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October 13, 2005.


The opinion of the court was delivered by: WILLIAM BASSLER, District Judge


Plaintiff Marshall Berry ("Berry") allegedly injured his back as the result of an accident during a training exercise with his former employer, the Morris County Sheriff's Department ("MCSD"). Years later, Berry took a leave of absence from MCSD due to the deteriorating condition of his back. In December 1998, MCSD suspended Berry within two weeks of his resumption of work. According to Berry, MCSD engaged in improper conduct regarding his disability and race, ultimately resulting in his termination. As a result, Berry filed this lawsuit against MCSD and various supervisors and co-workers (collectively "Defendants").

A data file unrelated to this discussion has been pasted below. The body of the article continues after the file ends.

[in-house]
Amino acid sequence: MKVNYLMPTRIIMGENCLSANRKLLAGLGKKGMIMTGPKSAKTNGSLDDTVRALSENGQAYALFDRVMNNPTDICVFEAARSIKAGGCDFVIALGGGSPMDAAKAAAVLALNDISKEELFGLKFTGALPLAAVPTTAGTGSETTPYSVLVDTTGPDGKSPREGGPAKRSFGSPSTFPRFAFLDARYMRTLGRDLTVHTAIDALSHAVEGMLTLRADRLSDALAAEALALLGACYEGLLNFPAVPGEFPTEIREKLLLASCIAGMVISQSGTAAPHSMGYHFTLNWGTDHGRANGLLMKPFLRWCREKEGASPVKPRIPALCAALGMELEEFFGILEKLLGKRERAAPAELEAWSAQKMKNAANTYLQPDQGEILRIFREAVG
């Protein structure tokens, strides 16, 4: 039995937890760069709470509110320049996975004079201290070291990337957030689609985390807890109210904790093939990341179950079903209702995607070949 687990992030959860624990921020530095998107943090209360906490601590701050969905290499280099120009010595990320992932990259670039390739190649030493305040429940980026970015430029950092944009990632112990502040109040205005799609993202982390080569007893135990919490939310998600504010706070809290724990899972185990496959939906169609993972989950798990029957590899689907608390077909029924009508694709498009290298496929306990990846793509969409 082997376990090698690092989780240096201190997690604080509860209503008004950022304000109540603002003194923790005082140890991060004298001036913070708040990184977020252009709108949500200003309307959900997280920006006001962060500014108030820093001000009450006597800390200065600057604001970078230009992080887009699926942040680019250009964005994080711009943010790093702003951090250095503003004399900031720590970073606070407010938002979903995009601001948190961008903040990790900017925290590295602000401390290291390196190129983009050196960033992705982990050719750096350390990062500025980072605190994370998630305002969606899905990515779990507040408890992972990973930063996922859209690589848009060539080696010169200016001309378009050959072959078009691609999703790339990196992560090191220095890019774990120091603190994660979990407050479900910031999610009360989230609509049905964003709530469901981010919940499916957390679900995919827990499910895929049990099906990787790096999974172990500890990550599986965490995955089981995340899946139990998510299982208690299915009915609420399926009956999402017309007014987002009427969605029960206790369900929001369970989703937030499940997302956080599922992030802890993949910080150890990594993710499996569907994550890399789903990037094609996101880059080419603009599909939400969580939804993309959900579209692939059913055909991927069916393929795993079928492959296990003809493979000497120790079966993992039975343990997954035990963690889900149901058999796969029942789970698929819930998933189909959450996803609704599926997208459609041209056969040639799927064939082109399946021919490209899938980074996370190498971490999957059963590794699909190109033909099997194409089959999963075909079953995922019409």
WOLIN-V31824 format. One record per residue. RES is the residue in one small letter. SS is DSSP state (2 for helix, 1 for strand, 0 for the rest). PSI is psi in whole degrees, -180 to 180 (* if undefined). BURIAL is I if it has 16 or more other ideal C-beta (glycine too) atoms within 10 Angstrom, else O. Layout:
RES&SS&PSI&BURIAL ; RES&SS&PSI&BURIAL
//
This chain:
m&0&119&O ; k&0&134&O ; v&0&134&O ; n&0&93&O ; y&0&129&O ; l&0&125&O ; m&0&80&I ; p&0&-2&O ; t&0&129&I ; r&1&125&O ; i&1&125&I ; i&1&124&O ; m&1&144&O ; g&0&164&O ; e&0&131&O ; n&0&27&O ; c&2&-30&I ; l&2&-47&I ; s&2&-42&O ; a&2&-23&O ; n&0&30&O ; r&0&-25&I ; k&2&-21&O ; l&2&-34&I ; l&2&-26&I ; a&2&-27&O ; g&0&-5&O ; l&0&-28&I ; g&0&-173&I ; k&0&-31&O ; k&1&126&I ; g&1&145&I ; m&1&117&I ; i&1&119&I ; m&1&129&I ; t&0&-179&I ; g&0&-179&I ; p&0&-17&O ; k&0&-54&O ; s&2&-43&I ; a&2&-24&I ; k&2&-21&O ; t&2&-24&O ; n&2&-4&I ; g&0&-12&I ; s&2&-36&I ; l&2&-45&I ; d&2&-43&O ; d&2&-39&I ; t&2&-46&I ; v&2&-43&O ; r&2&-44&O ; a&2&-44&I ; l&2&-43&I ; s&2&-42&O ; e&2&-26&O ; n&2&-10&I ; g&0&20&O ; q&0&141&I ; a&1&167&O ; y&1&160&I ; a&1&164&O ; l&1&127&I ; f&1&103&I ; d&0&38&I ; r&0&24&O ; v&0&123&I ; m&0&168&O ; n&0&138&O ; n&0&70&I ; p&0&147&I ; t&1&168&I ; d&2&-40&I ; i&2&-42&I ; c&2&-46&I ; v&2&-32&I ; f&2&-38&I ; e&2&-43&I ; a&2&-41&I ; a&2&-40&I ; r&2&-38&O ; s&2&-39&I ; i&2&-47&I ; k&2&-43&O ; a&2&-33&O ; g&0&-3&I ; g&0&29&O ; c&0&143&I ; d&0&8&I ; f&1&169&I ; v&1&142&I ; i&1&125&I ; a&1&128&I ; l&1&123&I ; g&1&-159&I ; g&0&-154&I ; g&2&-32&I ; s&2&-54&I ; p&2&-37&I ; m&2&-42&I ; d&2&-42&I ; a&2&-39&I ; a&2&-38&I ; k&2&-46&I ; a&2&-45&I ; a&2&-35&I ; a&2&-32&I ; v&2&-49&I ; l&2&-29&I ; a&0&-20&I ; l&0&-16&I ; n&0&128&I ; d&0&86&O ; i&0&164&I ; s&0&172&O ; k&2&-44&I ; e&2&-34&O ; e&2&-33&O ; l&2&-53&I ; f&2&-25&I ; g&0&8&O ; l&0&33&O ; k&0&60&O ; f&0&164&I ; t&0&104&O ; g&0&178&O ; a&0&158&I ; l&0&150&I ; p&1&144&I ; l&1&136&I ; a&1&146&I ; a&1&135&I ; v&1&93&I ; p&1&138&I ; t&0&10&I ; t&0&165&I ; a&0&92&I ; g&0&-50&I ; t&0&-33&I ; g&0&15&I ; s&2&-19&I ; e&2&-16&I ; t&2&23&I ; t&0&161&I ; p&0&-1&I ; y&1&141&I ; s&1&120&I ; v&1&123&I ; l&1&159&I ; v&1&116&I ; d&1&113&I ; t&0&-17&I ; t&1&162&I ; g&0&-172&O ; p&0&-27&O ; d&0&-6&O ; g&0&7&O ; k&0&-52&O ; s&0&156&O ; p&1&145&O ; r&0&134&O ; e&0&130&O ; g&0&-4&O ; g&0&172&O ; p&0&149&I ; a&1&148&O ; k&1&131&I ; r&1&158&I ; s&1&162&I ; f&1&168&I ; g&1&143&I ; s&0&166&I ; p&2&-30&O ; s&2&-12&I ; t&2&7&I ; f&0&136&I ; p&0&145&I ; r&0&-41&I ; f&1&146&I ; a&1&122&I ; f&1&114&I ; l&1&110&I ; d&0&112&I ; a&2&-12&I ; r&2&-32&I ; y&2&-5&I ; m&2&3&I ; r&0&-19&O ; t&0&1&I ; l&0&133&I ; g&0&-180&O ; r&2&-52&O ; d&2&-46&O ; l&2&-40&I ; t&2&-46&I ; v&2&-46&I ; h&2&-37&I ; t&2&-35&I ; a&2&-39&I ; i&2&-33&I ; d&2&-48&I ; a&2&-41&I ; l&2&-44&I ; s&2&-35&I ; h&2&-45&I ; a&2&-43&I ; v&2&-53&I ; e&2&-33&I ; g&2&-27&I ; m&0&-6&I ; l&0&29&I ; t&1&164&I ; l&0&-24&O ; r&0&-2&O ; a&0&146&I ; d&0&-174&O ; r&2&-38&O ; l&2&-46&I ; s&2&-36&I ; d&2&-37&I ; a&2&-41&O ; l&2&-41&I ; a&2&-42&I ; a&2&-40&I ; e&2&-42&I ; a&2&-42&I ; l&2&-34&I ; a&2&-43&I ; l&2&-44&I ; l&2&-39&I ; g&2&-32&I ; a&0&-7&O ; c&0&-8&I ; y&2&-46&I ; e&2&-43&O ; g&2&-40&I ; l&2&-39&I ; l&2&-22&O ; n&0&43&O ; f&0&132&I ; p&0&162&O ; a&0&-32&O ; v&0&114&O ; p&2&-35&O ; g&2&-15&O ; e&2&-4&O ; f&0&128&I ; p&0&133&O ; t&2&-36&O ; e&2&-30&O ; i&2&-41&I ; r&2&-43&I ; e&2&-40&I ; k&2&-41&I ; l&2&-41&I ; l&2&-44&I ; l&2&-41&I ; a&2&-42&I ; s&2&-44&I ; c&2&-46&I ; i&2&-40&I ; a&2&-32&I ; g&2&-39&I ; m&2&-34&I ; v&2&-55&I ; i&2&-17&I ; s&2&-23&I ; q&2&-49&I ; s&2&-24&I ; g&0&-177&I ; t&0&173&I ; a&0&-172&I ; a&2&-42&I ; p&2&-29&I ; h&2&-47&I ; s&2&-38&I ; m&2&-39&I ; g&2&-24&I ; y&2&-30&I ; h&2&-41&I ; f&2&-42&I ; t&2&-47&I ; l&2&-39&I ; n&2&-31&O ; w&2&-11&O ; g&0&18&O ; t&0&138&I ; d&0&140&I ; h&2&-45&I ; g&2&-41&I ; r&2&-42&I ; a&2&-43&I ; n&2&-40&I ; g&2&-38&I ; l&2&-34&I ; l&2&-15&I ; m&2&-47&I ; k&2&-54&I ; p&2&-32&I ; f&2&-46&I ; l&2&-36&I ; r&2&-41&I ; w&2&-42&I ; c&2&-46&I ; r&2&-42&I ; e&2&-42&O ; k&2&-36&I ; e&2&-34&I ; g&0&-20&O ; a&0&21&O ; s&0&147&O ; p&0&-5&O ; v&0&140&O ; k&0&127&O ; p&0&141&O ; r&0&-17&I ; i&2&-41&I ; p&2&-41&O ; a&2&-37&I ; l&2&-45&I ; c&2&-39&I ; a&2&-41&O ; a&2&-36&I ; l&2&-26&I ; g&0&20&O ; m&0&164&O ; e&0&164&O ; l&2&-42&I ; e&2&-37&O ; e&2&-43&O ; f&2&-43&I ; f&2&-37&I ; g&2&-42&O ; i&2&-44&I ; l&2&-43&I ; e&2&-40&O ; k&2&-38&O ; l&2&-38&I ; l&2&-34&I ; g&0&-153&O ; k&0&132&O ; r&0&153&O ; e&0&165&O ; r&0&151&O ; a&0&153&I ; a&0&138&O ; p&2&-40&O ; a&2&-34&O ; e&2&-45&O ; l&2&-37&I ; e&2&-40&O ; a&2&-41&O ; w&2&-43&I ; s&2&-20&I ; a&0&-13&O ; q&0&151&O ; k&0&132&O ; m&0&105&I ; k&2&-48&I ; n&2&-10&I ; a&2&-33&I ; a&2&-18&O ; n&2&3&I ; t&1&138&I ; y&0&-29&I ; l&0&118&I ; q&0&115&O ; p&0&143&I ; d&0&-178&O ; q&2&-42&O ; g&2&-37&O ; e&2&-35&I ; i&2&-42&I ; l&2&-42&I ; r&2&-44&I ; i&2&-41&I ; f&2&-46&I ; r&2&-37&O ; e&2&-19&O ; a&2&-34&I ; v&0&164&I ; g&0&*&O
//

The Court exercises jurisdiction pursuant to 28 U.S.C. §§ 1331 and 1332. Venue is proper in the District of New Jersey pursuant to 28 U.S.C. § 1391.

  Pursuant to Fed.R.Civ.P. 56, Berry has filed a motion for partial summary judgment as to liability only on the claims of discrimination based on disability. The defendants have moved for summary judgment on all nineteen counts of the Complaint. Both parties have also filed in limine motions seeking to exclude particular evidence. For the following reasons, the Court denies Berry's motion for summary judgment, grants in part and denies in part Defendants' motion for summary judgment, denies Defendants' motions in limine, and denies Berry's motion in limine.


  Marshall Berry is an African American male. (Pl. App. in Opp. to Def. Mot. for Summ. J. ("Pl. Opp. App."), Vol. III, Ex. II, Berry Aff., ¶ 2.) On May 16, 1977, he began working for the MCSD as a provisional corrections officer in the Morris County Correctional Facility ("Morris County Jail"). (Def. Statement of Material Facts ¶ 1.) Berry was promoted to the position of corrections sergeant on January 20, 1984. (Id. ¶ 2.)